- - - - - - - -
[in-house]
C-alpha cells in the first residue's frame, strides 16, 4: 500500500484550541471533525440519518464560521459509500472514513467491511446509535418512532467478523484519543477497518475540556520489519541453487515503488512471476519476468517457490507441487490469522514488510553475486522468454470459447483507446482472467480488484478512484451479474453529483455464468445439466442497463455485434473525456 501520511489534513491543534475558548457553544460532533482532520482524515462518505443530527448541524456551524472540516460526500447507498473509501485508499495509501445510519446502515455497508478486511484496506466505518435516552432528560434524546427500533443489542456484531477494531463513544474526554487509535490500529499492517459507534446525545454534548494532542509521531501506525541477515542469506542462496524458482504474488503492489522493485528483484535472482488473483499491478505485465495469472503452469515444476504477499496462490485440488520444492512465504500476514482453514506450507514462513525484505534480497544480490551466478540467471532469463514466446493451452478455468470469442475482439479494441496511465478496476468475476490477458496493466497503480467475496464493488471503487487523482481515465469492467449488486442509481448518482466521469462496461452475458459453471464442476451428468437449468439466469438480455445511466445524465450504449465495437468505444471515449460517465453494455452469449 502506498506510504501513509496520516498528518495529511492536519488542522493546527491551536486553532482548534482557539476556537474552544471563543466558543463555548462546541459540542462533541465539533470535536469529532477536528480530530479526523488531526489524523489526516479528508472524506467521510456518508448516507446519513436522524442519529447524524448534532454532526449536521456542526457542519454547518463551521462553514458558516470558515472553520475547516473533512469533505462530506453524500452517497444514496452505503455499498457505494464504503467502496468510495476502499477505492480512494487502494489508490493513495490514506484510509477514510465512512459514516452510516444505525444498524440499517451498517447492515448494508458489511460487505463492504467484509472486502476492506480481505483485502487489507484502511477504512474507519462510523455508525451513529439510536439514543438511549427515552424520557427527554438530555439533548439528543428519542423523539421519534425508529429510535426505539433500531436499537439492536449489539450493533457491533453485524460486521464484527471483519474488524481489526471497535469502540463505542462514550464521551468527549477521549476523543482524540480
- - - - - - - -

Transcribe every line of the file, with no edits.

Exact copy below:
[in-house]
C-alpha cells in the first residue's frame, strides 16, 4: 500500500484550541471533525440519518464560521459509500472514513467491511446509535418512532467478523484519543477497518475540556520489519541453487515503488512471476519476468517457490507441487490469522514488510553475486522468454470459447483507446482472467480488484478512484451479474453529483455464468445439466442497463455485434473525456 501520511489534513491543534475558548457553544460532533482532520482524515462518505443530527448541524456551524472540516460526500447507498473509501485508499495509501445510519446502515455497508478486511484496506466505518435516552432528560434524546427500533443489542456484531477494531463513544474526554487509535490500529499492517459507534446525545454534548494532542509521531501506525541477515542469506542462496524458482504474488503492489522493485528483484535472482488473483499491478505485465495469472503452469515444476504477499496462490485440488520444492512465504500476514482453514506450507514462513525484505534480497544480490551466478540467471532469463514466446493451452478455468470469442475482439479494441496511465478496476468475476490477458496493466497503480467475496464493488471503487487523482481515465469492467449488486442509481448518482466521469462496461452475458459453471464442476451428468437449468439466469438480455445511466445524465450504449465495437468505444471515449460517465453494455452469449 502506498506510504501513509496520516498528518495529511492536519488542522493546527491551536486553532482548534482557539476556537474552544471563543466558543463555548462546541459540542462533541465539533470535536469529532477536528480530530479526523488531526489524523489526516479528508472524506467521510456518508448516507446519513436522524442519529447524524448534532454532526449536521456542526457542519454547518463551521462553514458558516470558515472553520475547516473533512469533505462530506453524500452517497444514496452505503455499498457505494464504503467502496468510495476502499477505492480512494487502494489508490493513495490514506484510509477514510465512512459514516452510516444505525444498524440499517451498517447492515448494508458489511460487505463492504467484509472486502476492506480481505483485502487489507484502511477504512474507519462510523455508525451513529439510536439514543438511549427515552424520557427527554438530555439533548439528543428519542423523539421519534425508529429510535426505539433500531436499537439492536449489539450493533457491533453485524460486521464484527471483519474488524481489526471497535469502540463505542462514550464521551468527549477521549476523543482524540480